NF-κB signal transduction is strongly modulated by cIAP1 and cIAP2 through their activity as E3 ligases. Best studied in TNF family-induced NF-κB signaling, cIAPs are critical regulators of stimulus-dependent activation of the canonical as well as constitutive suppression of the non-canonical NF-κB pathways [52]. The activated TNF-receptor (TNFR)-mediated signaling complex contains the adaptor proteins TRADD, Sam68, TRAF2 and TRAF5; the E3 ligases cIAP1 and cIAP2; and the protein kinase RIPK1. Following recruitment by TRAF2 to the complex, cIAPs promote polyubiquitination of RIPK1. These ubiquitination events provide a platform for the subsequent recruitment of the Linear UB chain Assembly Complex (LUBAC, composed of HOIL/HOIP/Sharpin), and the kinase complexes TAK1/TAB2/TAB3, and IKK (composed of NEMO/IKKα/ IKKβ). Once recruited, LUBAC enhances the stability of the complex by modifying NEMO and RIPK1 with M1-linked Ub chains, thus allowing the formation of fully functional signaling complexes and the activation of IKKβ kinase activity. After activation, IKKβ phosphorylates IκB, thereby targeting IκB for ubiquitination and proteasomal degradation, to liberate the p50/RelA dimer and activate the canonical NF-κB pathway. Apart from inducing RIPK1 degradation, c-IAPs were also shown to be indispensable for the recruitment of IKKβ, NEMO and HOIP to TNFR. In addition, c-IAPs are also required for MAPKs JNK and p38 signaling during TNFR stimulation, thus making a critical impact on the transcription of pro-inflammatory genes [54] (Figure 4).
In non-canonical NF-κB signaling, cIAPs are responsible for the ubiquitination and subsequent degradation of NF-κB-inducing kinase (NIK), the key regulator of non-canonical NF-κB signaling. Under unstimulated conditions, non-canonical NF-κB signaling is normally suppressed because of constitutive proteasomal degradation of NIK, mediated by a complex consisting of TRAF2, TRAF3 and cIAPs. Through a heterodimeric bond with TRAF3 that directly binds to NIK, TRAF2 brings cIAP proteins in the proximity of NIK, thus promoting K48-linked ubiquitination of NIK for its degradation. Following stimulation of any one of several TRAF3-binding TNF superfamily receptors (BAFF, CD40L or TWEAK), the cytoplasmic TRAF3-TRAF2-cIAP complex is disrupted by the membrane recruitment and degradation of its components. The depletion of the TRAF3-TRAF2-cIAP E3 complex results in stabilization of NIK, which subsequently phosphorylates IKKα and the NF-κB precursor p100. Activated IKKα homodimers phosphorylate additional residues in p100, which triggers its partial degradation to generate the p52 form. The p52 fragment dimerizes with RelB and translocates to the nucleus where it binds the promoter regions of NF-κB-dependent genes to activate their transcription [55,56] (Figure 4).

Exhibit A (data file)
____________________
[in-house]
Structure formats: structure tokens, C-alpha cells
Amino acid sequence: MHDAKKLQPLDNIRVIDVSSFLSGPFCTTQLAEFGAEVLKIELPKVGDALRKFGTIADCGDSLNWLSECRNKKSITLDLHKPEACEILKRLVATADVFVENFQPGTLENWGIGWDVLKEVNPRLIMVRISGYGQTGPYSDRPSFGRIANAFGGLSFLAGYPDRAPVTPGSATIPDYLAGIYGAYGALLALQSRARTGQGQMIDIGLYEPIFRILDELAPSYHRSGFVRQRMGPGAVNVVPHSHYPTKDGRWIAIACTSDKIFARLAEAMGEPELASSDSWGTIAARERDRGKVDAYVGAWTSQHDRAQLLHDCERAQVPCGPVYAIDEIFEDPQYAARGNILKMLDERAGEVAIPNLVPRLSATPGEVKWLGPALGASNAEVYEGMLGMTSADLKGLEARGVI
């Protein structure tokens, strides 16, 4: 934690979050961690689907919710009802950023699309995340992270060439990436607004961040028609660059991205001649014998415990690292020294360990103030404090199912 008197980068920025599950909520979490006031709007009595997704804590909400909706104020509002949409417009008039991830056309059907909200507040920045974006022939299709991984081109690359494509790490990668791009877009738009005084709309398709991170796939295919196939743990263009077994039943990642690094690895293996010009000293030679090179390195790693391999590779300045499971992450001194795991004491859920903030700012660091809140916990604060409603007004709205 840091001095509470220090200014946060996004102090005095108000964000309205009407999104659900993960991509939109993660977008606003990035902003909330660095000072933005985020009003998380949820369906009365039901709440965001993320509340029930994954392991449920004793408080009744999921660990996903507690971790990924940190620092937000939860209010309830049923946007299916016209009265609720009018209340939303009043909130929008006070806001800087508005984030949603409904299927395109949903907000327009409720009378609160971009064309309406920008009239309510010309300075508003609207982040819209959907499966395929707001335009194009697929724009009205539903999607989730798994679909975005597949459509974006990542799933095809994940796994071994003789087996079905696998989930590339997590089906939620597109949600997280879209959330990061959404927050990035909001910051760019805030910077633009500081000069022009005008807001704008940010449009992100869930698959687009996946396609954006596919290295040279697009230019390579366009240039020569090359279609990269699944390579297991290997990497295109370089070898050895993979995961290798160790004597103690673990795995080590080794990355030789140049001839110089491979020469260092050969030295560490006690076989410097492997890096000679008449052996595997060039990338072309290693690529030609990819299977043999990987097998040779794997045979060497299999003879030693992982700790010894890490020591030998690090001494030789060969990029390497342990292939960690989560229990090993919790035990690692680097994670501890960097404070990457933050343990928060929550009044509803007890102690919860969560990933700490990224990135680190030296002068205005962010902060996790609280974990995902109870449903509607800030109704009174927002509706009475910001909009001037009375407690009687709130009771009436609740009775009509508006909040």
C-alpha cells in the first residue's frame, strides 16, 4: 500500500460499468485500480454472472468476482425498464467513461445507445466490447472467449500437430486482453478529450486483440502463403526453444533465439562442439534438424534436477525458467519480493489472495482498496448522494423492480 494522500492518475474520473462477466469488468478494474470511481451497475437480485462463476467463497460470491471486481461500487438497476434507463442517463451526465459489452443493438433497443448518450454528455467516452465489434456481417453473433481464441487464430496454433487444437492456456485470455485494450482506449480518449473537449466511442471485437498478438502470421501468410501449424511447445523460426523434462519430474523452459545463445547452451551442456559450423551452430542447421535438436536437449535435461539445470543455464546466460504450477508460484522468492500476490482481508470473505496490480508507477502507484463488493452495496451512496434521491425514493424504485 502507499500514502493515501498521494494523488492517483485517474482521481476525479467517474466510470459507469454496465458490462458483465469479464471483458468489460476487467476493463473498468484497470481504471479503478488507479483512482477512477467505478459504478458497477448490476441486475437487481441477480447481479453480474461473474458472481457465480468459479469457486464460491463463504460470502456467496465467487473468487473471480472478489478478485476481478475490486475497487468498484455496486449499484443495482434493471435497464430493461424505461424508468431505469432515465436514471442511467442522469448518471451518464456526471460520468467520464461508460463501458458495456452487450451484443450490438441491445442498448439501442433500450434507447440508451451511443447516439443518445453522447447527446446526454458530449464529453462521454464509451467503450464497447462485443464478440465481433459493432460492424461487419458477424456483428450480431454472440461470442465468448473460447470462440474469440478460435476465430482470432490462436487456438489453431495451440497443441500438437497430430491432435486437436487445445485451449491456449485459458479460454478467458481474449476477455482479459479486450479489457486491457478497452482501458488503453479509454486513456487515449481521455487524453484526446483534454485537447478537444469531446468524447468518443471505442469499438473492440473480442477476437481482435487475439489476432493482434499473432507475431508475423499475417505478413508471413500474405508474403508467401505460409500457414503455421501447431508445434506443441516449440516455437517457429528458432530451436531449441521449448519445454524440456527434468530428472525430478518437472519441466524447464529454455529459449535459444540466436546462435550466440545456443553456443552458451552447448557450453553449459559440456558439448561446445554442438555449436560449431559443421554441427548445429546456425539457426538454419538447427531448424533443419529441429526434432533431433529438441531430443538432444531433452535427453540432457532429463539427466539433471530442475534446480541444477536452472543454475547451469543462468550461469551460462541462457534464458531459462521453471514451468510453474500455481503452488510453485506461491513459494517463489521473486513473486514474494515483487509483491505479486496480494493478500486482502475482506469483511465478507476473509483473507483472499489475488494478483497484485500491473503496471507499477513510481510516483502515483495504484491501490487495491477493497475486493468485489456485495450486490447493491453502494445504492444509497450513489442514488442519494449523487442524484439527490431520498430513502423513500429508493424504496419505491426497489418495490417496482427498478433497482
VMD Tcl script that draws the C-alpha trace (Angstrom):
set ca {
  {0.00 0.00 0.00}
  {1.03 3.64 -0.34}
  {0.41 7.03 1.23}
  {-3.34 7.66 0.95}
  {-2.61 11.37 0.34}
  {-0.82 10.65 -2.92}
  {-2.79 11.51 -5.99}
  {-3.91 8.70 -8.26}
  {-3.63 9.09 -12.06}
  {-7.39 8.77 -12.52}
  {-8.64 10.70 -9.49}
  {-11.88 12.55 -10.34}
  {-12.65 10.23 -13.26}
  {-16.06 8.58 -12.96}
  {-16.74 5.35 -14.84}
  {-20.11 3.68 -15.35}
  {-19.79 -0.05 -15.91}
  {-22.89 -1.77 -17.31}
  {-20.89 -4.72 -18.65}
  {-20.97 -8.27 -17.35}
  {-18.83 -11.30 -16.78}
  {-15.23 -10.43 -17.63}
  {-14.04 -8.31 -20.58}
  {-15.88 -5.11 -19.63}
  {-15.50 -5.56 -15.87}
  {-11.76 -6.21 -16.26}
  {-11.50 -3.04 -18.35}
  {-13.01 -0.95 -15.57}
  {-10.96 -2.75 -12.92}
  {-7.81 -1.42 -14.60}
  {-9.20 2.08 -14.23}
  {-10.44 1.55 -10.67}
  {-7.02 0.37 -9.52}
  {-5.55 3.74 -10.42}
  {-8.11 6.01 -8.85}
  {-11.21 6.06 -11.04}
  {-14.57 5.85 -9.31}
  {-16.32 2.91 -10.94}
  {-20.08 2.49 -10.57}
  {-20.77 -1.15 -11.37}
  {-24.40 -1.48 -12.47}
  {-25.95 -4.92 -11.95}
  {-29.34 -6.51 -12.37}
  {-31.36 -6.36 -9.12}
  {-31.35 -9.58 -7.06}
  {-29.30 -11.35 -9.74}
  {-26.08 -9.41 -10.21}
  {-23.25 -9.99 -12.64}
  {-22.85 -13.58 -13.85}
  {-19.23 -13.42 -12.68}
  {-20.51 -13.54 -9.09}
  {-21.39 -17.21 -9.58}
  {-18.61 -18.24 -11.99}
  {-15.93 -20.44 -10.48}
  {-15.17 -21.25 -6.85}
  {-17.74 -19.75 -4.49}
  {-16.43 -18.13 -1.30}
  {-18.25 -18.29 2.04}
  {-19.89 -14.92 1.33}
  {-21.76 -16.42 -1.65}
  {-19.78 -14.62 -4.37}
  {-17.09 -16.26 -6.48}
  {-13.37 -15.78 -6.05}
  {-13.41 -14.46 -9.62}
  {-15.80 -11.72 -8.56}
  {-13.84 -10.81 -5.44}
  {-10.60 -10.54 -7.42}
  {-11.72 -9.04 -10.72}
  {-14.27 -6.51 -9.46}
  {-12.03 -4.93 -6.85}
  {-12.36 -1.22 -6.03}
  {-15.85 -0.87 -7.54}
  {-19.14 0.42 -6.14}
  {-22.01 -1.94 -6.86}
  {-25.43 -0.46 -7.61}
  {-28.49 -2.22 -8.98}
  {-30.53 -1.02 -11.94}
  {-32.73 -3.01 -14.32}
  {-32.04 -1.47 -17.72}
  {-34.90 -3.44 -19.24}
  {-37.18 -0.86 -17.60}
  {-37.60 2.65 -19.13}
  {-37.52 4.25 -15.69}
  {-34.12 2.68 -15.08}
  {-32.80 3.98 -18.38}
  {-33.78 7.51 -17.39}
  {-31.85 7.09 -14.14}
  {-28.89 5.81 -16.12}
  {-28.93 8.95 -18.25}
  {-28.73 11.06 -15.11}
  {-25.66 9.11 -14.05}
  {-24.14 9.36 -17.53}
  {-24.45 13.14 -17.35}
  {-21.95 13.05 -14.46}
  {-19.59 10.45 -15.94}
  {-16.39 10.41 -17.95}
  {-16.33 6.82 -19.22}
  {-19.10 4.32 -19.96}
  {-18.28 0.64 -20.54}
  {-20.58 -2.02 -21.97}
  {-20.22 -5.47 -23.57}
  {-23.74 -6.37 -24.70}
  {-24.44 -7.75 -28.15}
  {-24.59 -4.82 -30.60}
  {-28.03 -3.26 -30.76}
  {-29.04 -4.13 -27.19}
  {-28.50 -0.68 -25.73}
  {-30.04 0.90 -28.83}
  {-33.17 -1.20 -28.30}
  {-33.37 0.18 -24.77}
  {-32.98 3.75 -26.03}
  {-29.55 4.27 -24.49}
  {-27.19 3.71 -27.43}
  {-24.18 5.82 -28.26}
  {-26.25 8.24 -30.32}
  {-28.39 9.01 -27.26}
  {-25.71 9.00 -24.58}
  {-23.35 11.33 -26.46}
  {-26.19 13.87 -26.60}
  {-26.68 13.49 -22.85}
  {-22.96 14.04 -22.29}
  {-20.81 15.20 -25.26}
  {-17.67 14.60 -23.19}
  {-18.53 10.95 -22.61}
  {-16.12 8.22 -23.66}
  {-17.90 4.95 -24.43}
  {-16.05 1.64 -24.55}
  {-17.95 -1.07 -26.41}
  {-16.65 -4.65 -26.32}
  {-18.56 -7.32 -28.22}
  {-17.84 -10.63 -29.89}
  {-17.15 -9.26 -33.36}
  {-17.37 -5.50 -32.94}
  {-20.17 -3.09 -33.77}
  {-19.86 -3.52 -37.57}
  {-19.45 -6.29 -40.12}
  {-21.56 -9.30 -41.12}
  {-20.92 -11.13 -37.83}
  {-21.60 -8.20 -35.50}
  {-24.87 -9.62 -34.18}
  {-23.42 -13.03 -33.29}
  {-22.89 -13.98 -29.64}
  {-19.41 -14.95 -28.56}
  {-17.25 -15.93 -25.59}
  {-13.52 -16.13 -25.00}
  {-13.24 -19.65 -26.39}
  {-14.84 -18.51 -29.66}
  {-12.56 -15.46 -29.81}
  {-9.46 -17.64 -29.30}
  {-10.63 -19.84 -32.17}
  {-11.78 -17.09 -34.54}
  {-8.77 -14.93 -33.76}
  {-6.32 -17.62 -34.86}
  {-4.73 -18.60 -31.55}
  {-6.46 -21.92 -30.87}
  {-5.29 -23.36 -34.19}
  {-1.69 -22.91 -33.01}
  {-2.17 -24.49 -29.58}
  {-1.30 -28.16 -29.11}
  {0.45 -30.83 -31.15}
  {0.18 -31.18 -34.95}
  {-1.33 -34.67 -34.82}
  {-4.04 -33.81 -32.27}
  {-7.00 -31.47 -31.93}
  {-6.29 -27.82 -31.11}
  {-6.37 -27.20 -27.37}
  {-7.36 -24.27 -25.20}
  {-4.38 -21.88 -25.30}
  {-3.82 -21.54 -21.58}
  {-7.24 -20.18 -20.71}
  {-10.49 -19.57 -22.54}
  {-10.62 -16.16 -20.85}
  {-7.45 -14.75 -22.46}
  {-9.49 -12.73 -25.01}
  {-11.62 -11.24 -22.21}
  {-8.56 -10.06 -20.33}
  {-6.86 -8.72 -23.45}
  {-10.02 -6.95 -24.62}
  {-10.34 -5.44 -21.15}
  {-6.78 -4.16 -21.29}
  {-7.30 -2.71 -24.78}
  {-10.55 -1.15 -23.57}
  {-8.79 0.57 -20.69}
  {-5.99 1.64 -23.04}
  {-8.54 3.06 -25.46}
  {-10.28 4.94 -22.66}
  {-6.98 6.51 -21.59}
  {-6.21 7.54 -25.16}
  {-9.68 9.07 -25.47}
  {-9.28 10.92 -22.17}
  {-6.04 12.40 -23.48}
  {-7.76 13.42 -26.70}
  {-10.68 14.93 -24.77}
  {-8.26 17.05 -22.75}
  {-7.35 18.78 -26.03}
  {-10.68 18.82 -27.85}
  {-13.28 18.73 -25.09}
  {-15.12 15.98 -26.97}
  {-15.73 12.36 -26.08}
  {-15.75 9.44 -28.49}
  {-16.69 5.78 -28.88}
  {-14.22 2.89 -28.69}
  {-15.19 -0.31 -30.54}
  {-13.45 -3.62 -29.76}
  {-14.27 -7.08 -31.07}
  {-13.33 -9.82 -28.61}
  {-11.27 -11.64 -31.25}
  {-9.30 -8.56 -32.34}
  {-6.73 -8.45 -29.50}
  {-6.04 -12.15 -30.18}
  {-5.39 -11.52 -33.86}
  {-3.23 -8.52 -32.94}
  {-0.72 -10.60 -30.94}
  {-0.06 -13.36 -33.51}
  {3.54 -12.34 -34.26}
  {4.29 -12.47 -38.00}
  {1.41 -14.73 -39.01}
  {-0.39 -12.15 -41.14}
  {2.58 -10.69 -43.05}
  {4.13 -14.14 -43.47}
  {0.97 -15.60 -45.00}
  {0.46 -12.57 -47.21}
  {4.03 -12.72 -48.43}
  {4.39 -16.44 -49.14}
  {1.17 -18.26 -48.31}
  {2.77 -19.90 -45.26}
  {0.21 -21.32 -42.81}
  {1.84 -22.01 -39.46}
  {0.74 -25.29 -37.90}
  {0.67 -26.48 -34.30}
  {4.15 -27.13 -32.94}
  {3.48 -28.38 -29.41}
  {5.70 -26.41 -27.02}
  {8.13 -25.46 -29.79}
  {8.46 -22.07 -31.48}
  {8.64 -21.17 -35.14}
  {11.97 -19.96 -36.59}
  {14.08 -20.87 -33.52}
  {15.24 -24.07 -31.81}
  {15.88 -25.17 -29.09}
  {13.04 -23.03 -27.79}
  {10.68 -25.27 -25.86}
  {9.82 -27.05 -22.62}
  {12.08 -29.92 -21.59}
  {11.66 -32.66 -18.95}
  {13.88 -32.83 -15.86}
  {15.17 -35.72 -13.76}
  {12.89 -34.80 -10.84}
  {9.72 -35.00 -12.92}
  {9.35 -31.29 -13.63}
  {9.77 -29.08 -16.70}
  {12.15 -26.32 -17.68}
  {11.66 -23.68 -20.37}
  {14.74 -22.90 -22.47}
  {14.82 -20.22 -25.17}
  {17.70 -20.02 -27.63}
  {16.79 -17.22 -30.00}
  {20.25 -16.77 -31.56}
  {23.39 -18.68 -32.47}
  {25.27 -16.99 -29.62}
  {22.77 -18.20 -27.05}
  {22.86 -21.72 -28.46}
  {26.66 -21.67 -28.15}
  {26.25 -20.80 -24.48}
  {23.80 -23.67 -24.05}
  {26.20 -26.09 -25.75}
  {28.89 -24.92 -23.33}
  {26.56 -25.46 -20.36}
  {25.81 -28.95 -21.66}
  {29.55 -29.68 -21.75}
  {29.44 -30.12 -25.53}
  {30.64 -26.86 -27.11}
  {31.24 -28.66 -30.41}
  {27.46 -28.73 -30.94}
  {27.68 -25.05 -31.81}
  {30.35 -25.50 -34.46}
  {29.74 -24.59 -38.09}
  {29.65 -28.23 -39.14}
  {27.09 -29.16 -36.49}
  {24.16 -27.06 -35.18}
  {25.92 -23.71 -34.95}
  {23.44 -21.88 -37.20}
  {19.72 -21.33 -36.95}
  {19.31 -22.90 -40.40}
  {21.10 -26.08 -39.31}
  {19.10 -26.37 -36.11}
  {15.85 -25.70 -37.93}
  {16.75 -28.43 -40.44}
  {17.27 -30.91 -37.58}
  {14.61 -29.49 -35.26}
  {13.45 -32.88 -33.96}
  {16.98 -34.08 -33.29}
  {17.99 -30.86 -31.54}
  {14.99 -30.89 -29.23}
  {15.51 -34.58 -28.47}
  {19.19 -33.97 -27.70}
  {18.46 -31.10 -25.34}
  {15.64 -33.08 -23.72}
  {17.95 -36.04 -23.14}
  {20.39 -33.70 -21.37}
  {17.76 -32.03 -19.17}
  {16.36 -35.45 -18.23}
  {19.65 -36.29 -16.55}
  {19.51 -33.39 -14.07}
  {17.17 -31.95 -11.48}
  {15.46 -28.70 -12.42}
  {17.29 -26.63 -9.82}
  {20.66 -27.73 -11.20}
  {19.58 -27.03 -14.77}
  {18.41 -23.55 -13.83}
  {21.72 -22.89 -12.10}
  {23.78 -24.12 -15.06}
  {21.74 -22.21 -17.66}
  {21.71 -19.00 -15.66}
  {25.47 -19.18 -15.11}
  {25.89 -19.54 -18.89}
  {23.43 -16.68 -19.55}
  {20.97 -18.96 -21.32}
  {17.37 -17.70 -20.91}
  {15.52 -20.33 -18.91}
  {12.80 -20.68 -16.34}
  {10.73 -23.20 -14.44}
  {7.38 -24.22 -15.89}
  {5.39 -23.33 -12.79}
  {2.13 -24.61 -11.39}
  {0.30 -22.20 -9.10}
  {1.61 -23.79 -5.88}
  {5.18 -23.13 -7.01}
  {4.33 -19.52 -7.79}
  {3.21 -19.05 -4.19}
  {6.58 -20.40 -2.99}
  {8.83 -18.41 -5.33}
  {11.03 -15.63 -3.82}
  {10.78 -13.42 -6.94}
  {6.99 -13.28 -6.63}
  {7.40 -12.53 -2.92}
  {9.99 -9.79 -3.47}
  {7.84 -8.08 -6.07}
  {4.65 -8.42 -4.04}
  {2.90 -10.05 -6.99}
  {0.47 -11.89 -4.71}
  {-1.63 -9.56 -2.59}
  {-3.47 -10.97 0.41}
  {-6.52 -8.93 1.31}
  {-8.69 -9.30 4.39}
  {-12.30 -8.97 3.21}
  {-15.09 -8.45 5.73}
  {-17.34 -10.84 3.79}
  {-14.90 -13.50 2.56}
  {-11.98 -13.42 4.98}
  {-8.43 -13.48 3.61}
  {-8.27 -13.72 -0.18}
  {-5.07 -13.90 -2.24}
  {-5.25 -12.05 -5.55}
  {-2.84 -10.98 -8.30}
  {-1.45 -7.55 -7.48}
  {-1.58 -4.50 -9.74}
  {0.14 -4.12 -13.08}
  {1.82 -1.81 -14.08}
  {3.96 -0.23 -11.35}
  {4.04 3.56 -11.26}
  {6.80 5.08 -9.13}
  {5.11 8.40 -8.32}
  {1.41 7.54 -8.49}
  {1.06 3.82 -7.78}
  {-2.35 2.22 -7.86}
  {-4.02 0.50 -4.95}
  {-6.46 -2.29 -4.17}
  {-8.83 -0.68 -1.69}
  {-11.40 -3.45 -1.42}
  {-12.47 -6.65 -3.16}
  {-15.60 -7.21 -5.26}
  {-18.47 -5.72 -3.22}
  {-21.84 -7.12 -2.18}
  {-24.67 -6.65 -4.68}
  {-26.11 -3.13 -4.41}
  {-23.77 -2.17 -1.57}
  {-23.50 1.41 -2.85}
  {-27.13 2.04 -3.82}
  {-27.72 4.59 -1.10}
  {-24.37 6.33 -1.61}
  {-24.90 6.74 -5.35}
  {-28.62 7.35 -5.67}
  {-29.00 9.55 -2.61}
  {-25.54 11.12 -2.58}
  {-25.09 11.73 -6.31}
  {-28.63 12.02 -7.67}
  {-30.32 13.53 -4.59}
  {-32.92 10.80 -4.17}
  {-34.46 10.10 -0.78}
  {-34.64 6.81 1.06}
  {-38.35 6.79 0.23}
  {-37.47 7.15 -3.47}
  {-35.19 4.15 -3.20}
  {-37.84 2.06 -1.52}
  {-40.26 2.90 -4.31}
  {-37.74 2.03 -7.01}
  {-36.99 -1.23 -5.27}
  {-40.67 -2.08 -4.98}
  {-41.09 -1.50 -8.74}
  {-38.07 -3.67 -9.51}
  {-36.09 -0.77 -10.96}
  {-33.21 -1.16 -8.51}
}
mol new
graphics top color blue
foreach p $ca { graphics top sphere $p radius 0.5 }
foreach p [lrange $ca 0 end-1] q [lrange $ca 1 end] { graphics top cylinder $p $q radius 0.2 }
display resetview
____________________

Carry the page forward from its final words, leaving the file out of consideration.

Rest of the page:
Figure 4. Ubiquitination-mediated signaling cascades in canonical and non-canonical NF-κB pathways. In canonical pathway, binding of TNF-α to TNFR1 triggers recruitment of the adaptor protein TRADD, which stimulates the formation of a complex consisting of TRAF2, RIP1, cIAP1 and cIAP2. Additionally, cIAPs promote K63 linkage-mediated ubiquitination of RIP1, which in turn leads to the recruitment of LUBAC. LUBAC results in stabilization of the complex by further ubiquitination, thereby providing the docking sites of TAB2/TAB3/TAK1 and IKK complexes, as well as their activation. The activation of IKKβ leads to K48-linked polyubiquitination and proteasomal degradation of IκB, thus facilitating liberation of p65/p50. During non-canonical activation (e.g., CD40 ligation), cIAP1/2 are recruited to receptor complexes by TRAF2 where they target TRAF3 for K48-linked ubiquitination and proteasomal destruction, thereby facilitating the release of NIK. The accumulated NIK phosphorylates IKKα, which in turn leads to a partial degradation of p100 to p52, facilitating nuclear translocation of RelB:p52 dimer. Under resting conditions, NIK is consistently targeted by cIAPs for K48-linked ubiquitylation and subsequent degradation.
Figure 4. Ubiquitination-mediated signaling cascades in canonical and non-canonical NF-κB pathways. In canonical pathway, binding of TNF-α to TNFR1 triggers recruitment of the adaptor protein TRADD, which stimulates the formation of a complex consisting of TRAF2, RIP1, cIAP1 and cIAP2. Additionally, cIAPs promote K63 linkage-mediated ubiquitination of RIP1, which in turn leads to the recruitment of LUBAC. LUBAC results in stabilization of the complex by further ubiquitination, thereby providing the docking sites of TAB2/TAB3/TAK1 and IKK complexes, as well as their activation. The activation of IKKβ leads to K48-linked polyubiquitination and proteasomal degradation of IκB, thus facilitating liberation of p65/p50. During non-canonical activation (e.g., CD40 ligation), cIAP1/2 are recruited to receptor complexes by TRAF2 where they target TRAF3 for K48-linked ubiquitination and proteasomal destruction, thereby facilitating the release of NIK. The accumulated NIK phosphorylates IKKα, which in turn leads to a partial degradation of p100 to p52, facilitating nuclear translocation of RelB:p52 dimer. Under resting conditions, NIK is consistently targeted by cIAPs for K48-linked ubiquitylation and subsequent degradation.